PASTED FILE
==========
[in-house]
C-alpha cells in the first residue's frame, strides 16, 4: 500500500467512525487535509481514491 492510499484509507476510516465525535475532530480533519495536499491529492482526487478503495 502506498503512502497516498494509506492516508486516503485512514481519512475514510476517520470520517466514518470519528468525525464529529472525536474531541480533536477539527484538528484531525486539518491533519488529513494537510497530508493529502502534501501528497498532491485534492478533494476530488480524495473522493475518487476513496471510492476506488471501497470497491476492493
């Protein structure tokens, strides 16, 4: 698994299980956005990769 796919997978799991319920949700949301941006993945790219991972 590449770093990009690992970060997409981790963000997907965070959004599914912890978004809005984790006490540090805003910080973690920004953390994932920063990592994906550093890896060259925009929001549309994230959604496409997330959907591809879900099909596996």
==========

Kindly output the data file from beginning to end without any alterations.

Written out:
[in-house]
C-alpha cells in the first residue's frame, strides 16, 4: 500500500467512525487535509481514491 492510499484509507476510516465525535475532530480533519495536499491529492482526487478503495 502506498503512502497516498494509506492516508486516503485512514481519512475514510476517520470520517466514518470519528468525525464529529472525536474531541480533536477539527484538528484531525486539518491533519488529513494537510497530508493529502502534501501528497498532491485534492478533494476530488480524495473522493475518487476513496471510492476506488471501497470497491476492493
């Protein structure tokens, strides 16, 4: 698994299980956005990769 796919997978799991319920949700949301941006993945790219991972 590449770093990009690992970060997409981790963000997907965070959004599914912890978004809005984790006490540090805003910080973690920004953390994932920063990592994906550093890896060259925009929001549309994230959604496409997330959907591809879900099909596996």